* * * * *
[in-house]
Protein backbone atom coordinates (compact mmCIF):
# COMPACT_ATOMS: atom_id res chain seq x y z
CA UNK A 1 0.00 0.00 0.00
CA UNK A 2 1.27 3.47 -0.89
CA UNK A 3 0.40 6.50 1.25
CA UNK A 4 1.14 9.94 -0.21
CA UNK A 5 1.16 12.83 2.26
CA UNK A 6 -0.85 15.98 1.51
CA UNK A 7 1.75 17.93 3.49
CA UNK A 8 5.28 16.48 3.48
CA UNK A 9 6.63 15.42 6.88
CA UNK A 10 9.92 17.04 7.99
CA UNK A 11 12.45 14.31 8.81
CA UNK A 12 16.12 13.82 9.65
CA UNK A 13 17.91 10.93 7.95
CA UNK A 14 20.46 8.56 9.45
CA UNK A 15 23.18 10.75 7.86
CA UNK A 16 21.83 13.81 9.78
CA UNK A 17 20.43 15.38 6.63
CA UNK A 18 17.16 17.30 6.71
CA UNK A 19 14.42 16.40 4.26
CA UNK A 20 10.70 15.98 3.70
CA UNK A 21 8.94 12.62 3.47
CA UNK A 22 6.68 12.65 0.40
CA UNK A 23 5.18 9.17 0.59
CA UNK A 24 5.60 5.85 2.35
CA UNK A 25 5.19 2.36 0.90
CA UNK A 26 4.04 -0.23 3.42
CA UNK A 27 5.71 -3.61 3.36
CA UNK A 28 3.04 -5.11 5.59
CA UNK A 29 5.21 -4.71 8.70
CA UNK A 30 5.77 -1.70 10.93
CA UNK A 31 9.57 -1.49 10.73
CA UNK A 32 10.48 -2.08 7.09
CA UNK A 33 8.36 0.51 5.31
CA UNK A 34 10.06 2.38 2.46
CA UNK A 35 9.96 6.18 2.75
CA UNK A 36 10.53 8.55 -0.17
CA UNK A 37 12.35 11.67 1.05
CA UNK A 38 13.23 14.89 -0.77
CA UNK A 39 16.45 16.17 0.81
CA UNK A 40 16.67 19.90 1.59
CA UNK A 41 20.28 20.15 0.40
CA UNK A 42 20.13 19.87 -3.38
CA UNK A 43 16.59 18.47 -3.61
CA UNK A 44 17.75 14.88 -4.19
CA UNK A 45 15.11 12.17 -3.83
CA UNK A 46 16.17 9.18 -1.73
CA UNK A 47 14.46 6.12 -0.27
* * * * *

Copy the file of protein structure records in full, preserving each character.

[in-house]
Protein backbone atom coordinates (compact mmCIF):
# COMPACT_ATOMS: atom_id res chain seq x y z
CA UNK A 1 0.00 0.00 0.00
CA UNK A 2 1.27 3.47 -0.89
CA UNK A 3 0.40 6.50 1.25
CA UNK A 4 1.14 9.94 -0.21
CA UNK A 5 1.16 12.83 2.26
CA UNK A 6 -0.85 15.98 1.51
CA UNK A 7 1.75 17.93 3.49
CA UNK A 8 5.28 16.48 3.48
CA UNK A 9 6.63 15.42 6.88
CA UNK A 10 9.92 17.04 7.99
CA UNK A 11 12.45 14.31 8.81
CA UNK A 12 16.12 13.82 9.65
CA UNK A 13 17.91 10.93 7.95
CA UNK A 14 20.46 8.56 9.45
CA UNK A 15 23.18 10.75 7.86
CA UNK A 16 21.83 13.81 9.78
CA UNK A 17 20.43 15.38 6.63
CA UNK A 18 17.16 17.30 6.71
CA UNK A 19 14.42 16.40 4.26
CA UNK A 20 10.70 15.98 3.70
CA UNK A 21 8.94 12.62 3.47
CA UNK A 22 6.68 12.65 0.40
CA UNK A 23 5.18 9.17 0.59
CA UNK A 24 5.60 5.85 2.35
CA UNK A 25 5.19 2.36 0.90
CA UNK A 26 4.04 -0.23 3.42
CA UNK A 27 5.71 -3.61 3.36
CA UNK A 28 3.04 -5.11 5.59
CA UNK A 29 5.21 -4.71 8.70
CA UNK A 30 5.77 -1.70 10.93
CA UNK A 31 9.57 -1.49 10.73
CA UNK A 32 10.48 -2.08 7.09
CA UNK A 33 8.36 0.51 5.31
CA UNK A 34 10.06 2.38 2.46
CA UNK A 35 9.96 6.18 2.75
CA UNK A 36 10.53 8.55 -0.17
CA UNK A 37 12.35 11.67 1.05
CA UNK A 38 13.23 14.89 -0.77
CA UNK A 39 16.45 16.17 0.81
CA UNK A 40 16.67 19.90 1.59
CA UNK A 41 20.28 20.15 0.40
CA UNK A 42 20.13 19.87 -3.38
CA UNK A 43 16.59 18.47 -3.61
CA UNK A 44 17.75 14.88 -4.19
CA UNK A 45 15.11 12.17 -3.83
CA UNK A 46 16.17 9.18 -1.73
CA UNK A 47 14.46 6.12 -0.27